Option "DontZap" "false"

to the ‘ServerFlags’ section which you should also create/add. The result should look something like

Section "ServerFlags"
    Option         "DontZap" "false"
EndSection

and can also be quickly resolved via a quick Google search. If you want to turn off the restarting effect of ctrl+alt+backspace, then change ‘false’ to ‘true’. More info here.

The boys and girls at the MSI Wind forums have been talking about how Jaunty works in MSI wind. The MSI Wind wiki even has an entry for Jaunty found here, though I must say I didn’t really need much or even all of it to make everything run on my Wind. I’m also quite surprised that that wiki is pretty updated, last updated April 30 when I checked last. The webcam, wi-fi (which is quite surprising since it’s been plagued with problems since Hardy and Intrepid, the 2 previous Ubuntu releases before Jaunty) and others work after a fresh install. Of course for the web cam, you’d have to install a web cam softwaree like Cheese for example, which is readily available in the list of availabe software for download. No config whatsoever as written by the links I gave above. That hassle free setup is kind of scary (at least for me) since I usually like fiddling with my *nix box via the console, but then again nothing is really stopping me right?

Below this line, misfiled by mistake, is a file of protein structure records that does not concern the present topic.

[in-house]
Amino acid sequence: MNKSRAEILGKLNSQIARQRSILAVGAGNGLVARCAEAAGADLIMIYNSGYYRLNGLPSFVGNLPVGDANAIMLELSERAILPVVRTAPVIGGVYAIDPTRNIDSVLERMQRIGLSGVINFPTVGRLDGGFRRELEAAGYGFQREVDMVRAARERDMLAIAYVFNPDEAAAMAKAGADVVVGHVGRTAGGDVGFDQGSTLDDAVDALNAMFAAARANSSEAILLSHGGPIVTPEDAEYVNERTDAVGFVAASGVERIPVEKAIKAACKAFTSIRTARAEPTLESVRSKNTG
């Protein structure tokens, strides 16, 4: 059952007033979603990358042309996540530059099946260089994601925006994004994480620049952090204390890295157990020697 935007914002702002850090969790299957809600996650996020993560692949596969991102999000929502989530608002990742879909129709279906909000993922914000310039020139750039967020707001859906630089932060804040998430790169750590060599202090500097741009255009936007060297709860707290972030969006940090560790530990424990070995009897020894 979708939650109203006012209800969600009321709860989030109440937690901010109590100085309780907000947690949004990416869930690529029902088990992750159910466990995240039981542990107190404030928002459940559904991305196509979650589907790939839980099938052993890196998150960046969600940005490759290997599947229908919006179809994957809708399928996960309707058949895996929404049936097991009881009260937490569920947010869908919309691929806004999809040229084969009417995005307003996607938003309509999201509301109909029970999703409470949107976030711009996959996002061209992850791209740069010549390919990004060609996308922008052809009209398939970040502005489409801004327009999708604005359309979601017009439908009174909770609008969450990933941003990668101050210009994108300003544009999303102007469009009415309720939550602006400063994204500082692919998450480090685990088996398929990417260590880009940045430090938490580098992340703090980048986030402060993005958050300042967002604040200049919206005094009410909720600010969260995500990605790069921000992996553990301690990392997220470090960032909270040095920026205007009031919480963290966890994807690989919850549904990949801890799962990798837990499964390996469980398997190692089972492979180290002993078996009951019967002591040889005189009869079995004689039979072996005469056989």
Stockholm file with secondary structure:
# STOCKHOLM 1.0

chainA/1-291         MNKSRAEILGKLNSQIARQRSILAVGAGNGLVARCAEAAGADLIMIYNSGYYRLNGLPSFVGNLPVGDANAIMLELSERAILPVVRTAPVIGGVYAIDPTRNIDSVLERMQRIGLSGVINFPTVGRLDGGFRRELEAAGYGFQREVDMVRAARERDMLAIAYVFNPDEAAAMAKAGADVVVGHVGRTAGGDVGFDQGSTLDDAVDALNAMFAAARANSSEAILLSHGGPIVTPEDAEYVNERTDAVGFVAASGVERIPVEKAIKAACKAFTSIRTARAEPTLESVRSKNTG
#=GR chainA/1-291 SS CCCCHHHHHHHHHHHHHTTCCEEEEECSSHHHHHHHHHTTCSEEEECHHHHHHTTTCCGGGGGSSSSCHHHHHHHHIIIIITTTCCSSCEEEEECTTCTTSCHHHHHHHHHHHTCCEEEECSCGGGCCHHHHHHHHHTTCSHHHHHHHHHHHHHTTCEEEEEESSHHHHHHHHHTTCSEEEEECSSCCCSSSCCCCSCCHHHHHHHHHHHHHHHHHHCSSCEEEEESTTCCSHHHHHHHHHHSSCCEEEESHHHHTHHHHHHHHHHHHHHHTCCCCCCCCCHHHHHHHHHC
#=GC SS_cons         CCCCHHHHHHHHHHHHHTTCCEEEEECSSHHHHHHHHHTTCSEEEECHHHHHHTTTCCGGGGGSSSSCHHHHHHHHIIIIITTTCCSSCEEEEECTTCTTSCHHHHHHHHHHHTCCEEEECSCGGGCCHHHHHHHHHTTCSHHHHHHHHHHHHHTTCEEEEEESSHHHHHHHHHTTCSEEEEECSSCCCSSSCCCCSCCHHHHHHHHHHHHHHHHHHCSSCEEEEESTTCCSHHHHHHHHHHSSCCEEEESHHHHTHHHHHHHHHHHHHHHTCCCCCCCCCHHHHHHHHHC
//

Ubuntu 8.04.X (Hardy Heron) wi-fi on Wind

As for making wi-fi run on Hardy, I essentially followed what’s been written here in this part of the MSI Wind forum, particularly this section:

First, you need a proper build environment with the appropriate kernel headers. This is done fairly easily:

Code:
sudo apt-get install build-essential linux-headers-`uname -r`

Next, download and unpack the modified driver sources:

Code:
wget http://scopeboy.com/things/rtl8187se_linux_26.1012.0331.2008_modified.tar.gz
tar xvzf rtl8187se_linux_26.1012.0331.2008_modified.tar.gz

Now build them. Note that you’ll need to set an environment variable in order to avoid a certain problem:

Code:
cd rtl8187se_linux_26.1012.0331.2008
export KBUILD_NOPEDANTIC=1
./makedrv

Now, assuming everything compiled without errors, try starting it all up using the wlan0up script. This will insert the appropriate modules and enable the wireless device. You should then be able to use it with Ubuntu’s network manager.

Code:
sudo ./wlan0up

One other thing to note here is that the person who wrote the piece above was using 8.04.1, and not just 8.04, so it may not necessarily work for you. What you do is just download (from the same forums) the tar.gz driver appropriate for your Hardy version. I myself was using 8.04.2 so I used a .1016.0331 driver package instead of the .1012.0331 shown above. The you can install programs like wi-fi radar (to install it just run ‘apt-get install wifi-radar’) to scope out existing wifi networks around you.